If you are considering graduate work in Near Eastern Studies, this site should tell you most of what you need to know about the possibilities for such study at Princeton.
Princeton has considerable attractions to offer you. It has a large and well-known faculty, an unusually good library, five-year funding, and a pleasant small-town environment. These are not, however, the factors that should weigh most heavily with you if and when you come to choose between Princeton and the handful of other American universities offering comparable programs.
If you have been an undergraduate at an American institution, you have probably been exposed to a large and frequently changing cast of faculty. Graduate life is different: graduate students spend most of their years of study working closely with two or three faculty at most. Choosing them is more important than choosing the institution they happen to belong to.
For prospective graduate students the faculty profiles are the most important feature of this Web site and may be found under the People tab on the menu at left. You should read them all, since taken together they tell you a great deal about the character and resources of Near Eastern Studies at Princeton. It is for this reason that we have included not just core faculty in the Near Eastern Studies Department, but also part-time faculty, emeriti, and faculty in other departments. You should, however, pay special attention to the profiles of the Department's core faculty. If there are two or three faculty members whose interests and approaches mesh with yours, apply for admission to the Department.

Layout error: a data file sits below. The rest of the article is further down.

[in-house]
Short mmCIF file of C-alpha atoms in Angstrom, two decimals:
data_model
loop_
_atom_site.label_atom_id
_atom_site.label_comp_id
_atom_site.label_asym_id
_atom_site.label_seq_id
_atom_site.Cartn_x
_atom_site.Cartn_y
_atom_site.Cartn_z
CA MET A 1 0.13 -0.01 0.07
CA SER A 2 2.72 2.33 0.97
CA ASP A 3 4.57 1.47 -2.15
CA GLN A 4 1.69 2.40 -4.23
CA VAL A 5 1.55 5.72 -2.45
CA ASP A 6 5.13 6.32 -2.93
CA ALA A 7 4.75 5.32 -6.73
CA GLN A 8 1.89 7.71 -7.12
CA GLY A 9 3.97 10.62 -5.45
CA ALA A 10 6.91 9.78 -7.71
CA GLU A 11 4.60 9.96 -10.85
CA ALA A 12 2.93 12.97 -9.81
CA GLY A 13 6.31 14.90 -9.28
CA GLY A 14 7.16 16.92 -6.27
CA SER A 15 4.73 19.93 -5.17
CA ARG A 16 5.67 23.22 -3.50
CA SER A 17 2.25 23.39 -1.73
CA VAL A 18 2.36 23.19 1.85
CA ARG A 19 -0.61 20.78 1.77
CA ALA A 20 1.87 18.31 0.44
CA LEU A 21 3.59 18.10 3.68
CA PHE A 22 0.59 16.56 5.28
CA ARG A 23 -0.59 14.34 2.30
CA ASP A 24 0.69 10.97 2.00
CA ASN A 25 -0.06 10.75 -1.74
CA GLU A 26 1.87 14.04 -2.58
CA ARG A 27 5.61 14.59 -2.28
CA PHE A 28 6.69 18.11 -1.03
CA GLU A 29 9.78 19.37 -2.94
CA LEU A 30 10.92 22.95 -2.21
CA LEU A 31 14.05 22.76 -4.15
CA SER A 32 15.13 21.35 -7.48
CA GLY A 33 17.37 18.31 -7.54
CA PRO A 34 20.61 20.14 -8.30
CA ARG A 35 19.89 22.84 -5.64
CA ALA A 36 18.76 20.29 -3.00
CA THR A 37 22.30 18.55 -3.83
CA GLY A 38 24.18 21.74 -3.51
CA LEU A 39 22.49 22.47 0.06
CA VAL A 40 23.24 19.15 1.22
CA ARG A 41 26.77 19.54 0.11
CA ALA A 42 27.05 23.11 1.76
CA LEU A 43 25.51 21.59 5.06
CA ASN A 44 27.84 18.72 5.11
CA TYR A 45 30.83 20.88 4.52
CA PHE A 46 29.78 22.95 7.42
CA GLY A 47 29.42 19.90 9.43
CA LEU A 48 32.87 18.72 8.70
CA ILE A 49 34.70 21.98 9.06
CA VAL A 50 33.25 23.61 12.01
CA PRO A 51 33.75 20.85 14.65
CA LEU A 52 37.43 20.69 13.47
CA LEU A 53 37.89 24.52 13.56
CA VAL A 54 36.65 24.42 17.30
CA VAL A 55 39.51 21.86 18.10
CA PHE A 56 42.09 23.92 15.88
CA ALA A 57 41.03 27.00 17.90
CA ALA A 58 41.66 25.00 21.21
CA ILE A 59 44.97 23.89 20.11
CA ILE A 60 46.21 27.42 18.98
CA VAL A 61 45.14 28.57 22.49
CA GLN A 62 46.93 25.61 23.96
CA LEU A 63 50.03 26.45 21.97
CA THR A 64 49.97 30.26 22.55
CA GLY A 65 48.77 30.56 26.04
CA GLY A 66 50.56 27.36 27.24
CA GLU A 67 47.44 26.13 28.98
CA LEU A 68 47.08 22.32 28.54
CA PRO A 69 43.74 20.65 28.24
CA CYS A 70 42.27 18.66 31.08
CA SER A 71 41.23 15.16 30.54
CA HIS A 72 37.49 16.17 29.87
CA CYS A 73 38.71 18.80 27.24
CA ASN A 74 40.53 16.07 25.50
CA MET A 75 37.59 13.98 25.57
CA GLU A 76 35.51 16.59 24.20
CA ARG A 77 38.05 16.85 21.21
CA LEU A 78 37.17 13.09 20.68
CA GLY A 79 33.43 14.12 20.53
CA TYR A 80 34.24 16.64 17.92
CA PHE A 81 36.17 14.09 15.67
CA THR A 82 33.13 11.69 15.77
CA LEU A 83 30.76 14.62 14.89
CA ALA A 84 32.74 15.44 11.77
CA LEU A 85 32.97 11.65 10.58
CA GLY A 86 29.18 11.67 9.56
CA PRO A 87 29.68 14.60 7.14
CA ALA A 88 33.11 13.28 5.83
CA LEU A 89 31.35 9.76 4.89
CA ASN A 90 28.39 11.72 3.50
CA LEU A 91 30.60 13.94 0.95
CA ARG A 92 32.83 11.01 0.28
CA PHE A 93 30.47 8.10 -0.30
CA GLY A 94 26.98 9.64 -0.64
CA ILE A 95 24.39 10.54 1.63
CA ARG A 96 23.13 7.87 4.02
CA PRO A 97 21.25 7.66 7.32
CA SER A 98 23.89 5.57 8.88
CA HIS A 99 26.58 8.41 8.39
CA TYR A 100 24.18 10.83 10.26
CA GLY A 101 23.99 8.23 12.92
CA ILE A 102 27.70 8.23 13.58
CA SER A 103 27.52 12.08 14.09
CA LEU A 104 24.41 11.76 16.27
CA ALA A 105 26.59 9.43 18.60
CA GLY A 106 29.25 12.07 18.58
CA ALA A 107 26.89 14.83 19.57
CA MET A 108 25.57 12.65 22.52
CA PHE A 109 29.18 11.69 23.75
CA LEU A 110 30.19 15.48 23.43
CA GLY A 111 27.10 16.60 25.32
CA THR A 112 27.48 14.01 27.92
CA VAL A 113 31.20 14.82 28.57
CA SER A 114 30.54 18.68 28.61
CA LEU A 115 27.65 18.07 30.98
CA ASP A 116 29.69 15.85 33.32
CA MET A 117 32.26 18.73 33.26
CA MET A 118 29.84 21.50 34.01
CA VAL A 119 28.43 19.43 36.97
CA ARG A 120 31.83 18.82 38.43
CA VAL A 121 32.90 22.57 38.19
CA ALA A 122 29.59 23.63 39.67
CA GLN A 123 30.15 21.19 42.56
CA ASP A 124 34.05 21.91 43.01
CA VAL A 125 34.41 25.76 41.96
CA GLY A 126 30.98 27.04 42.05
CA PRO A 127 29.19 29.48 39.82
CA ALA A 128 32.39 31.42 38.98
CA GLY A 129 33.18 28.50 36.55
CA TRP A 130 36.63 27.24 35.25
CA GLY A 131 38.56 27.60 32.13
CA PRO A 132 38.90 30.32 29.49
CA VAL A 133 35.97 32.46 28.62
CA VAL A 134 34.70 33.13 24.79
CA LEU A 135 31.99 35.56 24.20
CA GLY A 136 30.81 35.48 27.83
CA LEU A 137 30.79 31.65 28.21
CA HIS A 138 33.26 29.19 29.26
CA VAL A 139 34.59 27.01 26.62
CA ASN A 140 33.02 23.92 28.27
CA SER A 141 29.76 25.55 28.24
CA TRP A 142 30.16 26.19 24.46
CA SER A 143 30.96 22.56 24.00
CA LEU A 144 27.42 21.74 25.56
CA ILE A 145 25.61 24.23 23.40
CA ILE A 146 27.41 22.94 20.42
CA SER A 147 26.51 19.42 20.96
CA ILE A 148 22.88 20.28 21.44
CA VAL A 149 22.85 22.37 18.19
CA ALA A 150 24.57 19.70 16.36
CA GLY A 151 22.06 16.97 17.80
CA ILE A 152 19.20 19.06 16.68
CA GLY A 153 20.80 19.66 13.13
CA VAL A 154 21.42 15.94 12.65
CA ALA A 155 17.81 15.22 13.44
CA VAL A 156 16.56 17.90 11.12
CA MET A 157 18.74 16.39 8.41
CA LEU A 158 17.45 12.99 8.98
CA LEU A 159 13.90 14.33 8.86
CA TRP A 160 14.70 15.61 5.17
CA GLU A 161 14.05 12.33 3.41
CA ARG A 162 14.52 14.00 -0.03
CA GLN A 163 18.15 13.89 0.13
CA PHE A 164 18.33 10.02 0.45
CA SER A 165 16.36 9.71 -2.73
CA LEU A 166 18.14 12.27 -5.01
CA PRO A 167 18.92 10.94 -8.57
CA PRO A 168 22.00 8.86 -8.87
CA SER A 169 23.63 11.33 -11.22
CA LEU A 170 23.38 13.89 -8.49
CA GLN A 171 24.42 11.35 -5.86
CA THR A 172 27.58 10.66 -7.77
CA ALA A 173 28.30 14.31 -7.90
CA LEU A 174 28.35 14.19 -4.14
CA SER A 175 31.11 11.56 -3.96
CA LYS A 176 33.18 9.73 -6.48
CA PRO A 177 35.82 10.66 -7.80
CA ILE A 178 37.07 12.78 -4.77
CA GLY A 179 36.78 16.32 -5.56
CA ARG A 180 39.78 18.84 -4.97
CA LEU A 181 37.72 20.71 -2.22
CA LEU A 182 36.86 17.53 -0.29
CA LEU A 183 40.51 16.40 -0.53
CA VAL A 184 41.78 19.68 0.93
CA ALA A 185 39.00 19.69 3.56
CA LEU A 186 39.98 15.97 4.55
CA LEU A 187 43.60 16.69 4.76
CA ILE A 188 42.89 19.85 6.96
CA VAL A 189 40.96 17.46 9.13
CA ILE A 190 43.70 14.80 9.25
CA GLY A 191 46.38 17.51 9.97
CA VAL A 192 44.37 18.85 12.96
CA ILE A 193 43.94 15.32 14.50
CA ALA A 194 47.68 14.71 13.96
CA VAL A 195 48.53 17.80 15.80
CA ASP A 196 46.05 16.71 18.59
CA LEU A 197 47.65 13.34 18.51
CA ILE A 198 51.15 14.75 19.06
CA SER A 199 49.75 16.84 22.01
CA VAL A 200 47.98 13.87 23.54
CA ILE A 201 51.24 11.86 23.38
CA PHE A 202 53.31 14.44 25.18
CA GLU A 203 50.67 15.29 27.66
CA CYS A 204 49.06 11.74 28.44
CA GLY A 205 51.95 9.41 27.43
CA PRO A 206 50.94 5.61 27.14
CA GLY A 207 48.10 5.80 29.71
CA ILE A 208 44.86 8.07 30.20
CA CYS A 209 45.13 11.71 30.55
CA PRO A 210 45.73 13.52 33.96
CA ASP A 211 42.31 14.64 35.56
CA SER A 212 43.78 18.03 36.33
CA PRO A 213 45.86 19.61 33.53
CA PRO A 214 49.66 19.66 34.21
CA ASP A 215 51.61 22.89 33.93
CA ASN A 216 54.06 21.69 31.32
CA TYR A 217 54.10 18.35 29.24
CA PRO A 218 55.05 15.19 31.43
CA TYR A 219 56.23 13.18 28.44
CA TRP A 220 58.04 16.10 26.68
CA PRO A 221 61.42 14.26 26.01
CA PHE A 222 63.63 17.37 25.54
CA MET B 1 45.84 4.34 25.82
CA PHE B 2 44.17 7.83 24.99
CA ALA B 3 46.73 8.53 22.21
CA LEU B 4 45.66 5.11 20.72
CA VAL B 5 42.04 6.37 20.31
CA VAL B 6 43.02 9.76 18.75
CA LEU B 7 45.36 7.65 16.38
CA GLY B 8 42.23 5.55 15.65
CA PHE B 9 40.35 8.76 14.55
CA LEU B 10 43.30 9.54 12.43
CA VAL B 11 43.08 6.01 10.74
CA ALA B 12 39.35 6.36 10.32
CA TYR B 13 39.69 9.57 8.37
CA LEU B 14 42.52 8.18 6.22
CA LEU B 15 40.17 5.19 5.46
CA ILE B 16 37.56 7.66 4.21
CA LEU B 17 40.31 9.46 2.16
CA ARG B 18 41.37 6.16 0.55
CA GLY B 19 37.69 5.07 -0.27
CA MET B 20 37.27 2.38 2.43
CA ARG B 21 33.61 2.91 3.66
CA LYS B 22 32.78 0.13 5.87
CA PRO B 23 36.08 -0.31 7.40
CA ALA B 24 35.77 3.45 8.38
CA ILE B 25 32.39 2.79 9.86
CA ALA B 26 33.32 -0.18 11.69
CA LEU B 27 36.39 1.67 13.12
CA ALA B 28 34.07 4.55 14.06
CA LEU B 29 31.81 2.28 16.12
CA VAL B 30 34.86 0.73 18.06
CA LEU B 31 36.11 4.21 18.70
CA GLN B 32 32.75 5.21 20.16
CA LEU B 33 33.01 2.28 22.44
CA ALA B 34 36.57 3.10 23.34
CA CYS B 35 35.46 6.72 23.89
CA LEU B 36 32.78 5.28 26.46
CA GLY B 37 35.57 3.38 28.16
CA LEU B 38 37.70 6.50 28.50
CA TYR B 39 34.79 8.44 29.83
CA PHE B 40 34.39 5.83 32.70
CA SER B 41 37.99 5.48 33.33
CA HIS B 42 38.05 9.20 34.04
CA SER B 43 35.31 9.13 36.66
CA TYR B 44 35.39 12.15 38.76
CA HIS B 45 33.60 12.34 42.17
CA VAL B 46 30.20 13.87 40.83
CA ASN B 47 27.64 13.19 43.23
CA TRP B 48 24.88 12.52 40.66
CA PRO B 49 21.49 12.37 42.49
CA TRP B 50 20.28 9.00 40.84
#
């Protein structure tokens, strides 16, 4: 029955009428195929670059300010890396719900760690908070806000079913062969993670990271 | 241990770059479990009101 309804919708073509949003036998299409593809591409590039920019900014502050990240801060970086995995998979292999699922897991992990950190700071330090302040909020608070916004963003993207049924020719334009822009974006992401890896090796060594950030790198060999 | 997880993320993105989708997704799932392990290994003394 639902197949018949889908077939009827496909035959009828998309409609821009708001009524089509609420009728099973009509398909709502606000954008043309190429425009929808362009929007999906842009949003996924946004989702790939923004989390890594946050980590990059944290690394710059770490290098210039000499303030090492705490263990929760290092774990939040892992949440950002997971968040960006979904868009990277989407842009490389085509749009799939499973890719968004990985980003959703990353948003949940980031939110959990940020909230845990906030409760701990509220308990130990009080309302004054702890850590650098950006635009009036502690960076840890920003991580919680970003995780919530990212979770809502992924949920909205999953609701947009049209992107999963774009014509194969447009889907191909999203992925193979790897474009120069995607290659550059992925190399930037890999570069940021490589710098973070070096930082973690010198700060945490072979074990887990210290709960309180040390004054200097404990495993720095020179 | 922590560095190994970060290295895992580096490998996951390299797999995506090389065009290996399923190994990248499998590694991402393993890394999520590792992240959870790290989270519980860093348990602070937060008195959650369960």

To help you explore the interests of relevant faculty, we have included a section entitled "representative publications" in the profile of each full-time member of the Department. If you want to know us better, the first thing that you can do is to read some of what we have written.